House Subcommittee Wants Answers From Reno
(CNSNews.com) - House Crime Subcommittee Chairman Bill McCollum (R-FL) sent a letter Monday to Attorney General Janet Reno demanding answers as to why the federal government used "excessive force" in Miami Saturday for the removal of six-year-old Elian Gonzalez.
In his letter, McCollum said, "As Chairman of the House Subcommittee on Crime, those U.S. Marshals who engaged in this horrifying act fall directly under my oversight responsibilities. I am shocked and disheartened by what I have seen. As Attorney General, you have a responsibility to answer the following questions:
- Why this happened? What, if any, rationale exists to use tactics that are reserved for terrorist and hostage situations, as we clearly witnessed in this case? What, if any, constitutional and legal authority existed for such action under the circumstances? Who authorized this outrage? What plans are being taken to ensure it never, ever happens again?"
McCollum also told Reno, the psychological well being of Elian Gonzalez should be of paramount concern. "How can you possibly reconcile that goal with the reality of the boy waking up to an armed invader in his home pointing assault weapons and screaming obscenities at him and his loved ones?"
McCollum requested that Reno contact him within the next 24 hours with a "complete explanation" detailing the answers to all his questions. He also requested that Reno be available to "answer any additional questions that may rise out of this disgraceful and sorry episode in American history."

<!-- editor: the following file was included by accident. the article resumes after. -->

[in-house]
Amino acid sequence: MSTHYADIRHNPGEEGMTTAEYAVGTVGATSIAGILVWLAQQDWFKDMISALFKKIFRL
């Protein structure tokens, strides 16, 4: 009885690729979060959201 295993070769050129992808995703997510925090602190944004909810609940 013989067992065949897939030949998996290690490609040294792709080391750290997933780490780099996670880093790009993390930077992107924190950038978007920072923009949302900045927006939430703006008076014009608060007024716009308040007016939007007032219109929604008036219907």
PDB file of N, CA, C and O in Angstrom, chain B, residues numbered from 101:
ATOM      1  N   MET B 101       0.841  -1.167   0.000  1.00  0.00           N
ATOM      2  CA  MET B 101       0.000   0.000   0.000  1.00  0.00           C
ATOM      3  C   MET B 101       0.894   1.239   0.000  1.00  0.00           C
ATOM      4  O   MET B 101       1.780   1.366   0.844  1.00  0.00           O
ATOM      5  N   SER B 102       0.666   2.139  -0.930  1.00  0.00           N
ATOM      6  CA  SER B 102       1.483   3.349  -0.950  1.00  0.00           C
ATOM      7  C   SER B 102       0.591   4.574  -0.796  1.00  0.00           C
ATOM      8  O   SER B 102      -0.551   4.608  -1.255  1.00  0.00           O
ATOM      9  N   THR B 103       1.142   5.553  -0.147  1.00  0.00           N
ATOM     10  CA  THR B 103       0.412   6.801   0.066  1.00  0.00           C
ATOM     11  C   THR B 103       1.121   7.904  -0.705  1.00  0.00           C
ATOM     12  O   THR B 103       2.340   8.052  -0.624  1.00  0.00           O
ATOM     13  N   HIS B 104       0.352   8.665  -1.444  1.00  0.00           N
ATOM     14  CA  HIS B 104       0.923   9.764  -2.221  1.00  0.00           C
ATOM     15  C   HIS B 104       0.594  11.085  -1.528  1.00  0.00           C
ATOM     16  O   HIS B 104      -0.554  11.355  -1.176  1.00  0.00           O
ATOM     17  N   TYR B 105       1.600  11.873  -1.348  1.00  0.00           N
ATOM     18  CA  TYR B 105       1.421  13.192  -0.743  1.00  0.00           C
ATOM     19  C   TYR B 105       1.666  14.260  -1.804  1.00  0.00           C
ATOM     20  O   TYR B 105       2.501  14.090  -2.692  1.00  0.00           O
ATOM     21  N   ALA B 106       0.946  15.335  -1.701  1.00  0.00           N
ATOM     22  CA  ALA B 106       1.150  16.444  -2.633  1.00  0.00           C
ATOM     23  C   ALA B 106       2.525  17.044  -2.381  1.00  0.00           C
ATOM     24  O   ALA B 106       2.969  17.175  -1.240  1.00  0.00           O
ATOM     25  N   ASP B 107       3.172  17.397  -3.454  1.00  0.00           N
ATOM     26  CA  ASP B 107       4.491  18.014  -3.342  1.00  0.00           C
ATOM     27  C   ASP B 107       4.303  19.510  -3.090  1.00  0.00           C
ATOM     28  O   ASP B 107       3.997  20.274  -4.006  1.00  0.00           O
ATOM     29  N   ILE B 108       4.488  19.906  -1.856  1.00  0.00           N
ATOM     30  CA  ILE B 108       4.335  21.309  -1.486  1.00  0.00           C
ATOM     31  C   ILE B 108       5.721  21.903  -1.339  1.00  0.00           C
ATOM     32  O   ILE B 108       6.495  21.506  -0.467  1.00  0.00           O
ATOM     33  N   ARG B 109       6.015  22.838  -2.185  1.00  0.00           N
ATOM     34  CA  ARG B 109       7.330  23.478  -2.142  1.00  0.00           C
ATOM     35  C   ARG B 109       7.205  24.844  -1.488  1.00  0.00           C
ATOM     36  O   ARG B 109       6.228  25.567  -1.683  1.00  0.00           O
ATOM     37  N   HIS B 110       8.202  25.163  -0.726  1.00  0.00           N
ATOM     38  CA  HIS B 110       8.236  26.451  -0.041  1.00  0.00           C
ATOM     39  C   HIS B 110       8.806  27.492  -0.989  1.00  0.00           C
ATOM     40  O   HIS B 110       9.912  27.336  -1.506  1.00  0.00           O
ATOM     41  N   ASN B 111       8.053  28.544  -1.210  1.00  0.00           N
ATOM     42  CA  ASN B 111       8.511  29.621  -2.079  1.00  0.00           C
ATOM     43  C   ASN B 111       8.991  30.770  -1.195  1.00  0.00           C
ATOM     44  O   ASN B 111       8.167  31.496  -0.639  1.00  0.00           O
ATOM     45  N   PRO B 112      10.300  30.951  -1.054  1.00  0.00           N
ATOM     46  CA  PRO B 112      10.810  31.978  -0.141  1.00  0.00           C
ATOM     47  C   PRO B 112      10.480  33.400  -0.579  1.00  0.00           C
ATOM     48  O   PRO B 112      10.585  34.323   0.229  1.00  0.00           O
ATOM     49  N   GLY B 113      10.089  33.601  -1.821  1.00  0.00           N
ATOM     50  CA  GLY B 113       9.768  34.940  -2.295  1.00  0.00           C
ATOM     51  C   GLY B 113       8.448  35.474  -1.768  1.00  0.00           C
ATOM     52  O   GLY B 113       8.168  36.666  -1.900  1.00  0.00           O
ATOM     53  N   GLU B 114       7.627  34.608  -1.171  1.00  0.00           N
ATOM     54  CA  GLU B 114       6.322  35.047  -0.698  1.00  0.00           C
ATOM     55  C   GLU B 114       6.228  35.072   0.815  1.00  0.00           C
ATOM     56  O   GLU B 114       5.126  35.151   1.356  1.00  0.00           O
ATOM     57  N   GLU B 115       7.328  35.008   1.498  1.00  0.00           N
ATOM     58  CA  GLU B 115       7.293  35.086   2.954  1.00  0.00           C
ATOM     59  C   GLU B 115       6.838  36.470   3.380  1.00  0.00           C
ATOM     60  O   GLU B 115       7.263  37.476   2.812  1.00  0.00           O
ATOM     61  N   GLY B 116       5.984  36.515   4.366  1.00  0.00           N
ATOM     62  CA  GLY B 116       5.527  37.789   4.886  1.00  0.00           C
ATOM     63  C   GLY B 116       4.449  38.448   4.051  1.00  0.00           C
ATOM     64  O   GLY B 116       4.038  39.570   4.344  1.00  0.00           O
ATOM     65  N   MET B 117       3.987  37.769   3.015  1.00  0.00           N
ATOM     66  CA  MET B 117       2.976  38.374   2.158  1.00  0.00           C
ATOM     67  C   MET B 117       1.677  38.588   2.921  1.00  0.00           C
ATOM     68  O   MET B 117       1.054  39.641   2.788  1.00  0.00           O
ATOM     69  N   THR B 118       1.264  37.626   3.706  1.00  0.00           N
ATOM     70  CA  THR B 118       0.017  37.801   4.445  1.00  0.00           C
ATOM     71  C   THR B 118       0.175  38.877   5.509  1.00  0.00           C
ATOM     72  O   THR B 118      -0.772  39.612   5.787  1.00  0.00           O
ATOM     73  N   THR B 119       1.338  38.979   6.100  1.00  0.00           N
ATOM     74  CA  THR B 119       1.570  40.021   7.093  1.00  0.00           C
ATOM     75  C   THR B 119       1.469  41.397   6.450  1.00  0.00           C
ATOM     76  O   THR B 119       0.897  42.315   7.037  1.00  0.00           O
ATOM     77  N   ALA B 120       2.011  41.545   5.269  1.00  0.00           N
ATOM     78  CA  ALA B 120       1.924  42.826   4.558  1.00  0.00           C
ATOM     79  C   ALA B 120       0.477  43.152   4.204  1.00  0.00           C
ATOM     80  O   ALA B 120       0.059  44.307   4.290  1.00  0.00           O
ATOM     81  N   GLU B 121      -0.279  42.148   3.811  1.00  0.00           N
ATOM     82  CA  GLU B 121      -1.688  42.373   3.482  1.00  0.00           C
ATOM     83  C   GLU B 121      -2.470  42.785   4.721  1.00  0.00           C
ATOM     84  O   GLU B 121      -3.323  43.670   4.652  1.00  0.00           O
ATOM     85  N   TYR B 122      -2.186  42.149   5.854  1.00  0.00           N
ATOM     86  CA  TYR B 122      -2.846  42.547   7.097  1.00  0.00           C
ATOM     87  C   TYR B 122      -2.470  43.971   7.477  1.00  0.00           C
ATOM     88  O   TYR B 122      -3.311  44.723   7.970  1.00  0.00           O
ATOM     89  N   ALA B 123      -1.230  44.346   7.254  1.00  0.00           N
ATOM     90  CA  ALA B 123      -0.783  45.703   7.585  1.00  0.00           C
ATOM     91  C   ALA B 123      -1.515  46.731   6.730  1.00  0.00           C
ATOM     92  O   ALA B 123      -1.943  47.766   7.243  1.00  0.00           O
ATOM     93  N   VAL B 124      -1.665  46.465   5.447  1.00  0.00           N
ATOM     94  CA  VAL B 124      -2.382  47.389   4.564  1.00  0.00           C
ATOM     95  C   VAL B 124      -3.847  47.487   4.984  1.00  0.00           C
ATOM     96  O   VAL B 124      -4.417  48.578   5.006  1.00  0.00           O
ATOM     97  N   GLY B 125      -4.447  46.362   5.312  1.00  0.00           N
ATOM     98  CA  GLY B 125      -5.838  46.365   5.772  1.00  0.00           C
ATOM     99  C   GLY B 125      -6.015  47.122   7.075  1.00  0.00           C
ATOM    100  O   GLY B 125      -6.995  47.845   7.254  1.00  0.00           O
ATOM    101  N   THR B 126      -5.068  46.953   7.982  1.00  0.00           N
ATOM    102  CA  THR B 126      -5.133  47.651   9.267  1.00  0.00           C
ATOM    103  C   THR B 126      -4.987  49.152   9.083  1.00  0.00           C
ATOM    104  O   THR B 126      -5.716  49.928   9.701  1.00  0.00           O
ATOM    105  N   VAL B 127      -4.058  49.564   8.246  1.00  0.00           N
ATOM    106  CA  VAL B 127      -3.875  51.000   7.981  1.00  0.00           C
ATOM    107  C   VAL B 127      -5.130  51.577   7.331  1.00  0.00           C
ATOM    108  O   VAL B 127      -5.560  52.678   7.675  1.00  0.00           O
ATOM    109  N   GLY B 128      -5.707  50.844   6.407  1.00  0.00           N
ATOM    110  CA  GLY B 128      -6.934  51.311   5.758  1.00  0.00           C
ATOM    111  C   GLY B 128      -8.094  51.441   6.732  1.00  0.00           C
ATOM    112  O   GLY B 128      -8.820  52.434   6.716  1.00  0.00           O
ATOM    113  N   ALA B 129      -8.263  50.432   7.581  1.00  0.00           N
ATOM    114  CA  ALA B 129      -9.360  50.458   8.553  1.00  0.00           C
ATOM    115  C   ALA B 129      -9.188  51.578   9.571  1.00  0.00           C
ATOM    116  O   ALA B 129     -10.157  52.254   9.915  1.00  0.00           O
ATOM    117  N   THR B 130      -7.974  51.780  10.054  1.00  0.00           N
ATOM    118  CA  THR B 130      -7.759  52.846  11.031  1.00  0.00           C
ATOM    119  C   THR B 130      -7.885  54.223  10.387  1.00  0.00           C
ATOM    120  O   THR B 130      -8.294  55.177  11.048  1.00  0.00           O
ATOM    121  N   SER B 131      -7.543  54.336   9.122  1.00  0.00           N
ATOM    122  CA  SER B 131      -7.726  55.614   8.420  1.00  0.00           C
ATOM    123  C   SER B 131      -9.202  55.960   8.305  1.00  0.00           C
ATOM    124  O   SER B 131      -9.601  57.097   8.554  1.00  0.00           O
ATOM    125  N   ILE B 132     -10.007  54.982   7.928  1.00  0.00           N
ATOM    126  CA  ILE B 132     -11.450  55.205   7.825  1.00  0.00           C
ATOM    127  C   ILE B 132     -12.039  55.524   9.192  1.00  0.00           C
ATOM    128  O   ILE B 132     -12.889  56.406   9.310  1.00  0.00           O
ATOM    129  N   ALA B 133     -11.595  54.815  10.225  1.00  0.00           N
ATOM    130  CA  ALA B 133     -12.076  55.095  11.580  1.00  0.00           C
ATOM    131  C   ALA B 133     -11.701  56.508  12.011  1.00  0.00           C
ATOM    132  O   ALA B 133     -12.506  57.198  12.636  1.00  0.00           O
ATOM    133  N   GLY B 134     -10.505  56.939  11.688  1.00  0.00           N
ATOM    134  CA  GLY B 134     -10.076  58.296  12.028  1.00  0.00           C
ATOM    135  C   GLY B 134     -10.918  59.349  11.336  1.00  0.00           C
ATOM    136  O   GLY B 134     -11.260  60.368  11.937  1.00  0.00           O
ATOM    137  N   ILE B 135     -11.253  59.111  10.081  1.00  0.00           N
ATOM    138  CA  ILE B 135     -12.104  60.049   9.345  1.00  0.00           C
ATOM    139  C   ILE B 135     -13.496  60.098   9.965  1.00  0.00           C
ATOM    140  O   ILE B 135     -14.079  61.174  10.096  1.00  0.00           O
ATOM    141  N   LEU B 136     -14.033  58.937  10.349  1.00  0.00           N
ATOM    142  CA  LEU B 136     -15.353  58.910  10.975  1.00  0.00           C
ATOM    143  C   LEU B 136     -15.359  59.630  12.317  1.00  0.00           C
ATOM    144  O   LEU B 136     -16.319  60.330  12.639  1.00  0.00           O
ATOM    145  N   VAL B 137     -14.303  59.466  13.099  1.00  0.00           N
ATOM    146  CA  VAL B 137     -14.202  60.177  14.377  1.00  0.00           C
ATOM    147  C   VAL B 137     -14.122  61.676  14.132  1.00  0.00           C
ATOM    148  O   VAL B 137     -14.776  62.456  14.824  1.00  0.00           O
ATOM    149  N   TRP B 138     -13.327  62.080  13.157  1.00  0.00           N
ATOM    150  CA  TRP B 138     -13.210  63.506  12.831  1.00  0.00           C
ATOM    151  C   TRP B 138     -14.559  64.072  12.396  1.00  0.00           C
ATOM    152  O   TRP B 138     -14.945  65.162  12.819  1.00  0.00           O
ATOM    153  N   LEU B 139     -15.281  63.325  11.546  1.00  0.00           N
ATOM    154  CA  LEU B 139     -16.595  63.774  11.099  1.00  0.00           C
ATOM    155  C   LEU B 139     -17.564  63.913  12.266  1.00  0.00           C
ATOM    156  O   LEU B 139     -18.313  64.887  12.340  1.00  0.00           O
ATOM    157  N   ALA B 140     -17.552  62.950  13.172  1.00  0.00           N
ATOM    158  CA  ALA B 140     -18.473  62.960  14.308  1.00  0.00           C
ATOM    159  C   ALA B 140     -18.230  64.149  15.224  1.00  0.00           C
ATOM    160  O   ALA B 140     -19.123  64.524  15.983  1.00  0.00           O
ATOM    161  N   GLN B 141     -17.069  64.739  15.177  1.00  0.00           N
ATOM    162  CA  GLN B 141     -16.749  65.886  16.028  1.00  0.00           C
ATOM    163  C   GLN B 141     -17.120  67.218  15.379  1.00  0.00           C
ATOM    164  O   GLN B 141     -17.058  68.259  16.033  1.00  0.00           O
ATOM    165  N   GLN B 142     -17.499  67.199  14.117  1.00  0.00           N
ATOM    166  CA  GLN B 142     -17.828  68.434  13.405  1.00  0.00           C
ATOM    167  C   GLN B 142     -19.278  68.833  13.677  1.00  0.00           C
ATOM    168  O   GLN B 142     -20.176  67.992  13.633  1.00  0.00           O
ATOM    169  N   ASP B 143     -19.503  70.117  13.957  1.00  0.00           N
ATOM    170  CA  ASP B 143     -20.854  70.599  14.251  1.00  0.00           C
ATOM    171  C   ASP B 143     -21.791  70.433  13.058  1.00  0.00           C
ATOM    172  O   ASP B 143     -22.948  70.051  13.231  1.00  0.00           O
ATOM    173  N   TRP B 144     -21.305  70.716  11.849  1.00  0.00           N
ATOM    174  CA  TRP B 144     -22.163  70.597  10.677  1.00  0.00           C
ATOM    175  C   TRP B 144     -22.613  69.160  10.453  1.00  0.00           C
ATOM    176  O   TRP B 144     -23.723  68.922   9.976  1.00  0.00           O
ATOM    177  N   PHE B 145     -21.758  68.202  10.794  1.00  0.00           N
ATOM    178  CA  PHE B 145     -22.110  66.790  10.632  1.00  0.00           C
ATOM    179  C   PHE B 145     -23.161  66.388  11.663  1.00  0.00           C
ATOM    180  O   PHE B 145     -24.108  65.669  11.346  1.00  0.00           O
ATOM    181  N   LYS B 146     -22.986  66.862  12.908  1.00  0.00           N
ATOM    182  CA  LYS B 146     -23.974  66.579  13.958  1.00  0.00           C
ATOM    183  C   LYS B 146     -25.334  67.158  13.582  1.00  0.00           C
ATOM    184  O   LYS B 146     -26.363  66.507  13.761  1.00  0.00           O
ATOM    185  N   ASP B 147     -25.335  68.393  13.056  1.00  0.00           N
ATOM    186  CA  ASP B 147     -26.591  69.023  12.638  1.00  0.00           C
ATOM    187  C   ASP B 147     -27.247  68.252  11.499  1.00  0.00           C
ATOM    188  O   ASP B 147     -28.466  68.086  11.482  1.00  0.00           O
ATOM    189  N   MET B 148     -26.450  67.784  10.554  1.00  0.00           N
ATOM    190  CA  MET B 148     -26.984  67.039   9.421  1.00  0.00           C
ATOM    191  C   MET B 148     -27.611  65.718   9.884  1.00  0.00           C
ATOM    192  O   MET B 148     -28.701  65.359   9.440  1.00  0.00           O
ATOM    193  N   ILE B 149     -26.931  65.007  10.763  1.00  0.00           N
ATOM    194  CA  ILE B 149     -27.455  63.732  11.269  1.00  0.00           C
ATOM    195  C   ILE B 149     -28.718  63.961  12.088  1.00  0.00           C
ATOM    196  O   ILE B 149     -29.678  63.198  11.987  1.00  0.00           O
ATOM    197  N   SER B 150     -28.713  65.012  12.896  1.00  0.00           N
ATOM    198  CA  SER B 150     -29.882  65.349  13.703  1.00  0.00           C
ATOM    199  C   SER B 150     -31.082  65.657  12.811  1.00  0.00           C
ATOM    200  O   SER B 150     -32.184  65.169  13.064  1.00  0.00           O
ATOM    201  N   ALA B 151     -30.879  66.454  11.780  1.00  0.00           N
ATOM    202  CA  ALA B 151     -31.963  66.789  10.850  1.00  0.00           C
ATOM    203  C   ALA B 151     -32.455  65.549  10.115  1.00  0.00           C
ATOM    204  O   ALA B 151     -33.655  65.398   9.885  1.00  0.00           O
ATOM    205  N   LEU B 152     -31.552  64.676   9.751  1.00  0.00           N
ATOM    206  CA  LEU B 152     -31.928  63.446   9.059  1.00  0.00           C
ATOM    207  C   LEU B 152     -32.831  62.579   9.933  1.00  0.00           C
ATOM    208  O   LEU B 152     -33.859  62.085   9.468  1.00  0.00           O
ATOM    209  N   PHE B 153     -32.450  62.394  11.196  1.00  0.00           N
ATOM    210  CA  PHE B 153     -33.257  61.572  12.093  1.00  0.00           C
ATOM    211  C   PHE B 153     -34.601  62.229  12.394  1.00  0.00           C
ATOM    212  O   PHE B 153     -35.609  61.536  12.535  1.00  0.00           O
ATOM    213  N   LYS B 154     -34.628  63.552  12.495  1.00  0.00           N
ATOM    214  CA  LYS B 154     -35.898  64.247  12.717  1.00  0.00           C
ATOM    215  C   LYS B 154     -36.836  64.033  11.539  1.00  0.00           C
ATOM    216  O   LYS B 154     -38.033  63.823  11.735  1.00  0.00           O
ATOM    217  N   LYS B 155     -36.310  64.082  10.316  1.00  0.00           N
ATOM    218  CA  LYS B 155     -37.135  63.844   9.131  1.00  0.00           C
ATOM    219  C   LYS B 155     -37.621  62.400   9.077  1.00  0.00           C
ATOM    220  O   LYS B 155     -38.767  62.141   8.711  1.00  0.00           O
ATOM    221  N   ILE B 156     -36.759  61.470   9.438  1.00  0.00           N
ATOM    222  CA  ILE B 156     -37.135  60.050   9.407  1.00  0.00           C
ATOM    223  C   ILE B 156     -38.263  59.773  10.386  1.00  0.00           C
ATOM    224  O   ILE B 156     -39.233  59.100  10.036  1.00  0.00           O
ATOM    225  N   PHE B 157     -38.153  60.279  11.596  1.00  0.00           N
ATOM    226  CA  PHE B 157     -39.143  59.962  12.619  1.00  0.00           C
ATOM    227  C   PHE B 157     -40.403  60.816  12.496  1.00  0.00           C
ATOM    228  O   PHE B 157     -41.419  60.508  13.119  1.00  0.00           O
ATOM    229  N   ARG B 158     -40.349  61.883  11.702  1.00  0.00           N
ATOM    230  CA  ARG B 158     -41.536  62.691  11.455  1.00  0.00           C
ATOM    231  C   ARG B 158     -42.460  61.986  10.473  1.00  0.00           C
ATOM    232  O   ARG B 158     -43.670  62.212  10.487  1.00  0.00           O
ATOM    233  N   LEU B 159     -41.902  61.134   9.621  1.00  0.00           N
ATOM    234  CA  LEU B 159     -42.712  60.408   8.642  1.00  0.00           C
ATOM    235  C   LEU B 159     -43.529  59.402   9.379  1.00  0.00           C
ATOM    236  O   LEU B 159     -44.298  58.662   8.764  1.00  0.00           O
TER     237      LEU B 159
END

The Justice Department told CNSnews.com Monday it had no comment on McCollum's letter.
Meanwhile, one of McCollum's colleagues, House Government Reform and Operations Committee Chairman Dan Burton (R-IN) in a statement released on Monday said, "The Attorney General's decision to remove Elian Gonzalez from his Great Uncle's home at gunpoint was reckless and it unnecessarily endangered lives."
Burton went on to say, "There was absolutely no reason for Federal agents to storm this family's home and aim automatic weapons at unarmed family members. Negotiations to bring both sides in this dispute together for a family meeting were very close to being resolved. The appeals court had scheduled a hearing for May 11th (in Atlanta). There was no reason to do this and every reason not to."
"The Attorney General's decision risked lives and further traumatized a six-year-old boy who has already gone through too much," Burton said.